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Field Hospital X: Aya Ben Ron at the Israeli Pavilion, Venice Biennale

Field Hospital X: Aya Ben Ron at the Israeli Pavilion, Venice Biennale

Set in the picturesque Italian city sinking with art, the Venice Biennale which includes over 80 international participants can be overwhelming. The Israeli Pavilion represented by artist Aya Ben Ron is a space to take a step back, absorb and digest. Aya Ben Ron is best known for her multidisciplinary artworks that focus on caregiving and recovering. Many of her metal sculptures are of figures that are wounded or taking care of one another. These figures are surprisingly nowhere to be found at the Israeli Pavilion. The building has been transformed into Field Hospital X, viewers are informed that it is not an exhibition, but a hospital initiated by Aya Ben Ron curated by Avi Lubin and produced by Miki Gov. 

Patients at the Israeli Pavilion Field Hospital X sitting in Care-Chairs, Photo by Elad Sarig

Field Hospital X invites visitors to be patients and move at a slower pace. A large sign at the entrance reads “BE PATIENT CARE NEEDS TIME.” Every corner is clean and sterile, and everyone is a patient. The Israeli pavilion is experienced individually–as patients maneuver through three areas the process is the essence. 

Field Hospital X Reception Area, Photo by Elad Sarig
Field Hospital X TV Program, Oded Kimhi

The hospital is white and ultra-blue like the Israeli flag, but the space feels neutral, even generic. Patients take a queue number and wait in blue chairs in the reception area. On the printed receipt below the number, it says “TAKE CARE.” For Israelis, the reception area is reminiscent of bureaucratic offices with the Field Hospital X TV Program giving information about the facilities ideology and playing trailers of video works as the queue numbers are quickly called out. 

Field Hospital X Registration Area, Photo by Elad Sarig

Patients are registered at the reception desk, briefed about the space, and asked to choose one of four videos works which relate to personal and social issue: institutional child abduction (Idit Avrahami), abuse within a family (Aya Ben Ron), the personal resistance of a Palestinian artist (Anonymous Palestinian), and gender transition (Roey Victoria Heifetz and Zohar Melinek Ezra). Only one video is by Aya Ben Ron. The video works correlate to wristbands that the patients are asked to wear reading: “I never understood,” “I wonder if the time has come,” “I am ready – are you ready?” and “I don’t want to think about it.” Each video is by a different artist hand-picked by Aya Ben Ron and curator Avi Lubin. After choosing a video, patients are guided to wear shoe covers and go to the Safe-Area Unit.

Field Hospital X Safe-Units, Photo by Elad Sarig

In the Safe-Area Unit, a sign assures “You may leave at any time, nobody is watching you,” which personally gave me panopticon feeling of security and surveillance–however, there are no cameras or recording in the Safe-Area Unit. Patients enter a confined room with a bright blue cushion floor and white soft walls, this is the Safe-Unit. The experience is solitary, enclosed, and slightly claustrophobic. Suddenly audio guide speaks directing the patients to shout three times. This experience is liberating–it breaks the ice releasing energy and opening a safe space for the patient to receive care. “Learning from the principles of Estill Voice Training, which promote the notion that vocal knowledge is vocal power, FHX’s Safe-Units give visitors the confidence that their voice will always be ready to respond to any challenge they may face.”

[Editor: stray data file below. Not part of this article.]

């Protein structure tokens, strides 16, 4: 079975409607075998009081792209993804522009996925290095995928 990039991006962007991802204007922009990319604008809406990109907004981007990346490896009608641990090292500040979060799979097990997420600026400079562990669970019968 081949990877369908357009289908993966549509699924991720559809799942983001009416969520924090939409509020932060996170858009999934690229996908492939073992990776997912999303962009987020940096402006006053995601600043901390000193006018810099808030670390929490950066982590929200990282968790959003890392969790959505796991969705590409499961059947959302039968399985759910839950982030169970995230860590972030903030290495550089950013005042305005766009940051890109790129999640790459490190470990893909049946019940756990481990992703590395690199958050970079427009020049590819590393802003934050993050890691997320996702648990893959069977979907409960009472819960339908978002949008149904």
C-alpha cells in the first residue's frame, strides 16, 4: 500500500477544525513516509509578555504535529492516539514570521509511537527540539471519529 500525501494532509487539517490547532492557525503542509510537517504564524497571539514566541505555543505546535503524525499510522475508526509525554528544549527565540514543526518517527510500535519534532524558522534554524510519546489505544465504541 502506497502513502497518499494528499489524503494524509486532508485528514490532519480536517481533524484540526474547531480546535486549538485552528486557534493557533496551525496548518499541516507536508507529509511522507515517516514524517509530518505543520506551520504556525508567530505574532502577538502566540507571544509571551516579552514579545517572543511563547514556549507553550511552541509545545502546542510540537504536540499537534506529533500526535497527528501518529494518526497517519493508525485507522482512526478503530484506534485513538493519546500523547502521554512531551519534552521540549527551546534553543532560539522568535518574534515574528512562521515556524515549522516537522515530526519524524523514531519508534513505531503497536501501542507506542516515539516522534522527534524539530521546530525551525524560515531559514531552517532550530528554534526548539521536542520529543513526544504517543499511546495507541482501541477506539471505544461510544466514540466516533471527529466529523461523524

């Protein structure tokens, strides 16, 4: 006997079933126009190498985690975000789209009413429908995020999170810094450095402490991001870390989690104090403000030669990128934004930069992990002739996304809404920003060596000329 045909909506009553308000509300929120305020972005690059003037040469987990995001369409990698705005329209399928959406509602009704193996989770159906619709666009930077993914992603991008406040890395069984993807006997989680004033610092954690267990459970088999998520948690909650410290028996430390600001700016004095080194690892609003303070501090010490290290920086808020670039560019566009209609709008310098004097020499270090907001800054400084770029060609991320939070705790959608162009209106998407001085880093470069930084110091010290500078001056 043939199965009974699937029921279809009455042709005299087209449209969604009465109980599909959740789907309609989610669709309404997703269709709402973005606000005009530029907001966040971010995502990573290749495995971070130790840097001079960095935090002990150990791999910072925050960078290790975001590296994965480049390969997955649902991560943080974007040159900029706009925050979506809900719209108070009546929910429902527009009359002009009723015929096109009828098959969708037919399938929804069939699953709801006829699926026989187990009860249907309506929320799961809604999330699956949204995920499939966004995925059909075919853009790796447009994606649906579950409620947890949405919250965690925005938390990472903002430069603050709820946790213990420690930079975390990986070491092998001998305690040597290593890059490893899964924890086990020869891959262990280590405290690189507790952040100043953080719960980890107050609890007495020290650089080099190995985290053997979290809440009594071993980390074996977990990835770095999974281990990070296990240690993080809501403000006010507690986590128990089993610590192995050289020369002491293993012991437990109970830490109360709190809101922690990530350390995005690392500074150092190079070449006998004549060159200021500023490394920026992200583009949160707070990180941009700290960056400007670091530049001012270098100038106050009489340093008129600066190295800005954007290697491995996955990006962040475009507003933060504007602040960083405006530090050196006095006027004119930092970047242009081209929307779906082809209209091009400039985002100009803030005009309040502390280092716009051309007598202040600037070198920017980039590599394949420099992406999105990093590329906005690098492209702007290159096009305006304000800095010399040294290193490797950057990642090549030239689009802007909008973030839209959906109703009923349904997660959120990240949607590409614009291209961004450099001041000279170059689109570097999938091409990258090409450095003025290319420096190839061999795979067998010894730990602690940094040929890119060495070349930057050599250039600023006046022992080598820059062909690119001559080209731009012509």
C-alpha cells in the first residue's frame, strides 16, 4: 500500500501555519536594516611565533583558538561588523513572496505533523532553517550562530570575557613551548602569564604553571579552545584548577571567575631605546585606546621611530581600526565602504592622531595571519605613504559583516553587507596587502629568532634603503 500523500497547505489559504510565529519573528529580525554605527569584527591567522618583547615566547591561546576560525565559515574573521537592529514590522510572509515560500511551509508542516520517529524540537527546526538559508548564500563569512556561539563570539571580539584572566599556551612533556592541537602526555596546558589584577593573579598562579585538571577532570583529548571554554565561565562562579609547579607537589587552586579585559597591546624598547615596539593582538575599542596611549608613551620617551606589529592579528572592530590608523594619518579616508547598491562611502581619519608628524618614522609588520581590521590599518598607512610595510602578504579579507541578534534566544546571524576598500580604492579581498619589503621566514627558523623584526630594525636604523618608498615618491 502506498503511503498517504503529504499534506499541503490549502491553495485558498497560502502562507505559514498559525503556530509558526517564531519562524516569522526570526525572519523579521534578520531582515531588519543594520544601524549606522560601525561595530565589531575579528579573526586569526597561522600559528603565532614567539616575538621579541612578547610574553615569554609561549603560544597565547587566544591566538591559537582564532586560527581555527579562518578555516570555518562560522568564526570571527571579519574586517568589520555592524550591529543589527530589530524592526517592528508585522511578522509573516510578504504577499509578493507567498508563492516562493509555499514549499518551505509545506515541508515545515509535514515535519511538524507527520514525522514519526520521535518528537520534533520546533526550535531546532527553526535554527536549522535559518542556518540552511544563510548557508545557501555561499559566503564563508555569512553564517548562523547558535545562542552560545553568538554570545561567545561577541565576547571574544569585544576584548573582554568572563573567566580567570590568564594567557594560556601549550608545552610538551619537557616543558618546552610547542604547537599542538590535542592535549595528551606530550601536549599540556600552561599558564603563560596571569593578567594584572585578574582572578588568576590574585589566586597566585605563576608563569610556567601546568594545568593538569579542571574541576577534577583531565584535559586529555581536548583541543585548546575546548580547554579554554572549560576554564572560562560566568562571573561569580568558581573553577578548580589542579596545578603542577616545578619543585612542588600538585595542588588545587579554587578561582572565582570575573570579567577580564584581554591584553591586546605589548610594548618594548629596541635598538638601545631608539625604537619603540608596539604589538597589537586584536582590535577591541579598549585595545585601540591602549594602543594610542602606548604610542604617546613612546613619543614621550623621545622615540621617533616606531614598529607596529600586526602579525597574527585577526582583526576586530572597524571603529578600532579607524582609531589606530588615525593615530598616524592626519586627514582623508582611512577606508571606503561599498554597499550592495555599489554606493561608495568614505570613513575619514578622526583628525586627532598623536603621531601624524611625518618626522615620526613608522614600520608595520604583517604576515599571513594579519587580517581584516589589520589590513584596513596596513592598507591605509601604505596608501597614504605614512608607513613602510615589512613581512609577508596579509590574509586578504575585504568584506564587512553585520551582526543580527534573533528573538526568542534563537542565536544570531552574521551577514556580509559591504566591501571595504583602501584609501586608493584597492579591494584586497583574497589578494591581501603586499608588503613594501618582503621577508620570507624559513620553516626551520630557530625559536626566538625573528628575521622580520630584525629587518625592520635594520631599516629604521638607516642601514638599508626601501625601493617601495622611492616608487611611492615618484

Patients sitting in Care-Chairs, Photo by Elad Sarig

The next station is the Care-Chairs where patients watch the video they chose in reclined in blue chairs and earphones. The chairs are designed to generate attentive listening. Certainly, this was the most comfortable setting to view artworks at the entire Giardini. Each patient views the video on their own, taking the time, being patient. After each video, the patients can choose to watch two Second Opinions of experts in different fields of knowledge. 

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The four videos reflect on personal and local issues that are difficult to talk about or understand. The common denominator is trauma, pain, and the need for care. I watched, Institutional Abduction by Idit Avrahami, a video about the unfathomable Yemenite, Mizrahi and Balkan Children Affair. In the early 1950s, many children were taken from their parents at hospitals or nurseries, these parents were told that their children have died and were buried. However, these children were stolen and given away to wealthy Ashkenazi Jews in Israel and abroad, with the idea that the children would live “better lives.” The video work Institutional Abduction shows testimonials of three mothers whose children were abducted shortly after giving birth. Archives of the stolen children were destroyed. Despite protests happening today, the country does not recognize this affair, silencing these families who do not know the fate of their children.

Screen capture of Aya Ben Ron’s video work No Body, 2017, Photo by Oded Kimhi

This year there are so many video works participating in the Venice Biennale, it is impossible to see them all from start to end. What is most exciting about the Israeli Pavilion is that each person experiences the work in its entirety. Field Hospital X is selfless with the hope to heal every patient, promoting self-care and suggesting dialogue about complex issues. This space focuses on the patient, as the journey is tailored for them, they are activated with their voice, listen with their ears, and are cared for. 

Field Hospital X

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